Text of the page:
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Full text of "The Flow Of Gases In Furnaces"

50         APPLICATION OF THE LAWS OF HYDRAULICS

reheating furnace for ingots and billets was solved in a very

'                         satisfactory manner by the designer of the American Morgan

furnace, which has a descending roof (Fig. 31, 32 and 33).    It is

rather interesting to know that Morgan was not led to construct

his furnace in this manner by consideration of the circulation of

'                         the heated gases, but simply because it was found more convenient

to push the ingots up a sloping skid.    The ingots remained in

;                          contact with one another when heated on skids with an upward

slope, a condition which was difficult to maintain when the skids
were level or sloped downward. It has been found that this

\,                         construction with a roof sloping downward from the firebox end

I                             of the furnace to the end at which the waste gases are taken off
\,                        and where the cold ingots enter the furnace is the very best solution
; ,                           of the continuous reheating furnace problem.

< ;                             It may be seen in Fig. 33 that producer gas at a high tempera-

I1                           ture (1000 or thereabouts) and secondary air heated in recupera-
!!                        tors enter the combustion chamber.    Here the mixture is burned,
| !                        and the products of combustion, as they give up their heat, pass
* j                        under the descending roof between the ingots resting on the
I *                        water-cooled pipe skids, and descend into the recuperator tubes.
I j                             In this furnace, the ingots are literally plunged into the hot

gases. The model which has been made shows, when immersed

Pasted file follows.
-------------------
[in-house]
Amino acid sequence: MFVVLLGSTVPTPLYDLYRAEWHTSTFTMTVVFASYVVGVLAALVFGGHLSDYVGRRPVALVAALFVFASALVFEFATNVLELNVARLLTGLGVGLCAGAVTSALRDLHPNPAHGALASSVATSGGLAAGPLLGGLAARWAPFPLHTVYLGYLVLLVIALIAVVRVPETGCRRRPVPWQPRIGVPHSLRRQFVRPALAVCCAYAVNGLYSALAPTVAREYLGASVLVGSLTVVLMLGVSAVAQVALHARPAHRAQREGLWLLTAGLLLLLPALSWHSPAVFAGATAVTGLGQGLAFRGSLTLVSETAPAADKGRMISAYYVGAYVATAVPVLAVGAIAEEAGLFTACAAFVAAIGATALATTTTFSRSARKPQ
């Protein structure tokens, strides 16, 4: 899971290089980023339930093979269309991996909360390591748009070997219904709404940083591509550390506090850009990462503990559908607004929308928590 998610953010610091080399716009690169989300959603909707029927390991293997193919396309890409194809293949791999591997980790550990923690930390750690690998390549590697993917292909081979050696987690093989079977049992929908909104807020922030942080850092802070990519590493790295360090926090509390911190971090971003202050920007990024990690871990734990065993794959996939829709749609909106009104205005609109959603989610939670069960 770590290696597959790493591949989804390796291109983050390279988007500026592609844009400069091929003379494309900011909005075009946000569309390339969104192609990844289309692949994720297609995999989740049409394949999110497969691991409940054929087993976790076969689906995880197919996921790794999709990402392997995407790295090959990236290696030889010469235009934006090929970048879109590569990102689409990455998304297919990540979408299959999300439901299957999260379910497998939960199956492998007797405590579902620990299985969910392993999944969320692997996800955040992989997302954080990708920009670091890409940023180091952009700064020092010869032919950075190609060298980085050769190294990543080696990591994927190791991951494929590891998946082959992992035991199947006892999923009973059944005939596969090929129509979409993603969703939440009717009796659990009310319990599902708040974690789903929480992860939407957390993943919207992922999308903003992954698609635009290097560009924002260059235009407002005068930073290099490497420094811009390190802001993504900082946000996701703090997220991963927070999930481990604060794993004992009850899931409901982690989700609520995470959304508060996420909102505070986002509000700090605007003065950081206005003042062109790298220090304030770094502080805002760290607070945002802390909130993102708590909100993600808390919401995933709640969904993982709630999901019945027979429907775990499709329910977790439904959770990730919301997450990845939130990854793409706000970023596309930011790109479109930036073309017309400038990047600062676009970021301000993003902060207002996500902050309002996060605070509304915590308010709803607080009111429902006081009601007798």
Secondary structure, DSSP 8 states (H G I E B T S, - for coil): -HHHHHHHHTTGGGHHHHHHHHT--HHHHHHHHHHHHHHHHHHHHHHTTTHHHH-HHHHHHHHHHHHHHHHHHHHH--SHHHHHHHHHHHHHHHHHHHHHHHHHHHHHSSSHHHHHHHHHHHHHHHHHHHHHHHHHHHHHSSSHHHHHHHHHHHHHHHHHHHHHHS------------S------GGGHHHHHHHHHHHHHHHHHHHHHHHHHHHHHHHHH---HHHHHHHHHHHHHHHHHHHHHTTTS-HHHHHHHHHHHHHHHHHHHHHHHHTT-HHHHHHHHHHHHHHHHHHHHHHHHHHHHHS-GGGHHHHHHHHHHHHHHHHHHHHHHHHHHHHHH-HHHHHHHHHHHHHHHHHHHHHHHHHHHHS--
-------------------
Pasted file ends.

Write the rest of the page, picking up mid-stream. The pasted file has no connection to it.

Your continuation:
in water and traversed by the stream of colored kerosene, that
there will be no drawing in of cold air at the working doors, and
that there will be no pockets of chilled and stagnant gases. On
j j                        the contrary, the chilled gases fall upon a hearth a sufficient dis-

"l j                           tance below the skids to insure the immersion of the ingots in a

| *                           layer of hot gases, and from, this hearth the colder gases drain

I }                           into the recuperator.    The photograph, Fig. 31, was taken while

] \                           the model was being filled with- kerosene.    It shows extremely

^'                           well how the hot incandescent gases from the flame fill the upper

portion of the heating chamber in a horizontal layer which increases
in thickness, and how these gases, as they cool, drop lower by
reason of their increase in weight. The cool gases fall away from
the ingots as they give up their heat to them.

The idea of the descending roof for continuous reheating furnaces
has come into general use in many plants.- In central Russia
there may still be found a number of older furnaces which have
roofs ascending from the firebox end, and some of which also have
a downward inclination of the roof at the opposite end.

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